Let's back up. On that cold, snowy, December day, I was living just outside of Washington, D.C. in a small apartment. A life consumed with work that afforded me possessions, devoid of happiness and reeling of squandered potential. For those readers familiar with Tyler Durden, it's the proverbial 'working jobs we hate so we can buy [email protected]^! we don't need.' And wow, did I do it well. We had just experienced a massive snowstorm that left our city paralyzed by the ensuing weather. A site to see and a moment to witness, so I walked out onto my balcony. As I closed the sliding glass door behind me, I had a horrible realization. In front of me, was a world I didn't know, and behind me was everything I knew, everything I owned, so much of what I hated, loved, valued, needed, and relied upon -- what a thought. A world separated by a glass door. So, as the story goes, I leaped.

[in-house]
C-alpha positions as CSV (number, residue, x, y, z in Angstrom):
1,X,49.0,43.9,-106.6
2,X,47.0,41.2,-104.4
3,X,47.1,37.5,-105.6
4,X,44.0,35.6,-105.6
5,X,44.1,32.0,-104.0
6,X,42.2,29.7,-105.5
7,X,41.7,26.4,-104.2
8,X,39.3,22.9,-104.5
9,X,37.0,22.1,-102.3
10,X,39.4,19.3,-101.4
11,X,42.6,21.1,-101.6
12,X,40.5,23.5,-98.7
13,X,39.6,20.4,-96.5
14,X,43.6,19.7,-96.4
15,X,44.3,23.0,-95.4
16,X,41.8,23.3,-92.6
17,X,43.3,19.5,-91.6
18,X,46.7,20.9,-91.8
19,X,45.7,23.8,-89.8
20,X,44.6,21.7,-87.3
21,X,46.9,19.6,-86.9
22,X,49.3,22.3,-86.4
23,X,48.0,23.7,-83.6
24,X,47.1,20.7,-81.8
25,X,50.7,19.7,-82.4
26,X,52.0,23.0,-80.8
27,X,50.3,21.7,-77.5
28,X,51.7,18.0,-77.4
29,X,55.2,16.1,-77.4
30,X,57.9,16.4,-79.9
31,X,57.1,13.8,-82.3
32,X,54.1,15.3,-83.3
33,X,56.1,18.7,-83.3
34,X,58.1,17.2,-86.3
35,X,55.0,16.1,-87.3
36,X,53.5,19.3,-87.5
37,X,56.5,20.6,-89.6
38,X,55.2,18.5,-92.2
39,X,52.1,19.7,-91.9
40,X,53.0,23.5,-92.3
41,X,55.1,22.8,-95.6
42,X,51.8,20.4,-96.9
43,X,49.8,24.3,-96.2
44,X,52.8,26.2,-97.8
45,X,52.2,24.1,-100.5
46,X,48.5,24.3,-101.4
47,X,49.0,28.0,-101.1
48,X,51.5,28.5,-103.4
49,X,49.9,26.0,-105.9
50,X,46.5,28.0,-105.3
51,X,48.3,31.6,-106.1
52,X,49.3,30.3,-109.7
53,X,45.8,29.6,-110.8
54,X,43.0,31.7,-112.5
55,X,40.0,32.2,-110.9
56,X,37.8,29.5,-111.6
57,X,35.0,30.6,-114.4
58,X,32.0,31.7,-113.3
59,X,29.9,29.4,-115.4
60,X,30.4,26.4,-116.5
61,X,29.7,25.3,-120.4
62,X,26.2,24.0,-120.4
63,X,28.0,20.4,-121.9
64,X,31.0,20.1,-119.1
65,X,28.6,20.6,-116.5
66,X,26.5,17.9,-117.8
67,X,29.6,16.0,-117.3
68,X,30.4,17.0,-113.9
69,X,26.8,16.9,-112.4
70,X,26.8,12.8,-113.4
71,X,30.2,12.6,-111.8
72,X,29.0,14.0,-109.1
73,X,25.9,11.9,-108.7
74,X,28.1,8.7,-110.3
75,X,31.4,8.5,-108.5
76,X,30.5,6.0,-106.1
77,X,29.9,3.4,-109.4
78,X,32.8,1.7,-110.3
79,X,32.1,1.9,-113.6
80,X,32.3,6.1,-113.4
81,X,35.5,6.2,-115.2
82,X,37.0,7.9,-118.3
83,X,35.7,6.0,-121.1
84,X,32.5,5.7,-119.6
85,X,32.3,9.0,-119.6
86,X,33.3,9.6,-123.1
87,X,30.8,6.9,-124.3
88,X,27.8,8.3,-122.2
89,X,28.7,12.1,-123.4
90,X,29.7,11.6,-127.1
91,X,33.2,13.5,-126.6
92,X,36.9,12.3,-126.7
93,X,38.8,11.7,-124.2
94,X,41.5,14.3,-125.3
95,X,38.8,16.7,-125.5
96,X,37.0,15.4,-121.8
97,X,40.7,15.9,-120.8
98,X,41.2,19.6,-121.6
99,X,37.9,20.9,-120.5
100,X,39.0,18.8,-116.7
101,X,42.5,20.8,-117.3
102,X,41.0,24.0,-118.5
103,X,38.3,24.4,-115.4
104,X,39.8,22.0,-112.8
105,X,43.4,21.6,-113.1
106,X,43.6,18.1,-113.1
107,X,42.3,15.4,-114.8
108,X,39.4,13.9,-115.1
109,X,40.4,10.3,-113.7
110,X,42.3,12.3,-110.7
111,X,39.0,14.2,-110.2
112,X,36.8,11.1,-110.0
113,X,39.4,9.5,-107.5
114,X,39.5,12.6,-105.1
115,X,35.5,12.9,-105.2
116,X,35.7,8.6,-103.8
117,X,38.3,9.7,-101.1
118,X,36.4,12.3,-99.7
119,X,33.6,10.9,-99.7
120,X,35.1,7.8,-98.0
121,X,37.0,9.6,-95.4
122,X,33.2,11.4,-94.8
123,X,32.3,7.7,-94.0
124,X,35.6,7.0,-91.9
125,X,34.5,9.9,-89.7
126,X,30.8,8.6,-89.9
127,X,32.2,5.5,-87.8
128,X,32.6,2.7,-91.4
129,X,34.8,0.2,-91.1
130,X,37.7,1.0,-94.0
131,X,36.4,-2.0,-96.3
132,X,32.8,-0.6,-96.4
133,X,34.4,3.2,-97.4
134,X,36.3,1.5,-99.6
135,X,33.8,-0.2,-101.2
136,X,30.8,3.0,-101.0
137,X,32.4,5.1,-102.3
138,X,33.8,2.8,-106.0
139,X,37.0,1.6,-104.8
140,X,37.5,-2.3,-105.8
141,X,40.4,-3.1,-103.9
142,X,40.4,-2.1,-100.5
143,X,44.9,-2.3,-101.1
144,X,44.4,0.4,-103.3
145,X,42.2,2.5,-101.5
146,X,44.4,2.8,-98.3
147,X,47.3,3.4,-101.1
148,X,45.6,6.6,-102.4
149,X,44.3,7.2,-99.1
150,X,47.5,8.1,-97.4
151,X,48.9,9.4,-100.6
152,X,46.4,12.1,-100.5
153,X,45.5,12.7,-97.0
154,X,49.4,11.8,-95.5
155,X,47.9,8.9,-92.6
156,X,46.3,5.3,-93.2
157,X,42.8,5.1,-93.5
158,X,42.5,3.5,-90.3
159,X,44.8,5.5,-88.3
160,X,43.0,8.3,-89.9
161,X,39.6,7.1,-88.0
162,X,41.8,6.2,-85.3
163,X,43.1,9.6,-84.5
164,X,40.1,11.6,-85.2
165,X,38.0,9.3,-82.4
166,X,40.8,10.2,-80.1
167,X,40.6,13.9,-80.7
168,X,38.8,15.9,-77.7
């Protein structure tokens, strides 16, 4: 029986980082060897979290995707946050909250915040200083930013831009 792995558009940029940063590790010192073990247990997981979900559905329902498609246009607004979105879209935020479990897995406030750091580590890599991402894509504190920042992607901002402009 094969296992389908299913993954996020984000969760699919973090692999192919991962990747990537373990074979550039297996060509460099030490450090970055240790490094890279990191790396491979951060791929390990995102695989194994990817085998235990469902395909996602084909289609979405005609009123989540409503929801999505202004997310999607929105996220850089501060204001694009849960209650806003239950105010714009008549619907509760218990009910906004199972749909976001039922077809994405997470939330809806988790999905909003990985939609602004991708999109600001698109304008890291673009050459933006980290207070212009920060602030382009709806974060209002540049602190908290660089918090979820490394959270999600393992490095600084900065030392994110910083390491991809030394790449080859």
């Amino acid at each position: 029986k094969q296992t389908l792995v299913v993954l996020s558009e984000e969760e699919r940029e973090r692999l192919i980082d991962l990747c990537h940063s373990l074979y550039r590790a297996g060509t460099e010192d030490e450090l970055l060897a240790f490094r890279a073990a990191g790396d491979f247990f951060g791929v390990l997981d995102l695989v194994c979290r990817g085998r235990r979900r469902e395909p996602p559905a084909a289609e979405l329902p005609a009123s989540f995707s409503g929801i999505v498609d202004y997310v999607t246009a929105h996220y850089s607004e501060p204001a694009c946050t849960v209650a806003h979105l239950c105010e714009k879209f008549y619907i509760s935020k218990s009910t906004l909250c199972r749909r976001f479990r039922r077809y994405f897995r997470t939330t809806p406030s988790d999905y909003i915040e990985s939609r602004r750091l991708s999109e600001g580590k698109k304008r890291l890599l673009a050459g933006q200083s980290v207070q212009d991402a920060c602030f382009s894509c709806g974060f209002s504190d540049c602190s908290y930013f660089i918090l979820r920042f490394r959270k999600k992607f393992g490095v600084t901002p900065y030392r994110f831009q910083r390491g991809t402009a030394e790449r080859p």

"Failure isn't fatal, but failure to change might be."
The moment of cascading to the ground like flakes falling from the sky wasn't a moment of desperation, depression, or thrill. It was a hope to get something decisive set in motion. A change. I needed to break free of my failures to launch into actual life - my life.
Sometimes, the catalyst for change has to be uncomfortable, and undoubtedly daunting. Controlling that moment of life for me, lead to working in a field that helps adolescents and their families create that same impetus, without having to climb their railings. A humbling notion.
It's okay to fall, and it's okay to fail, but you've got to be willing to get up and step out onto the balcony.
Learn more about the wilderness experience at RedCliff by visiting us on the web, watching our YouTube videos, or reaching out to me at [email protected]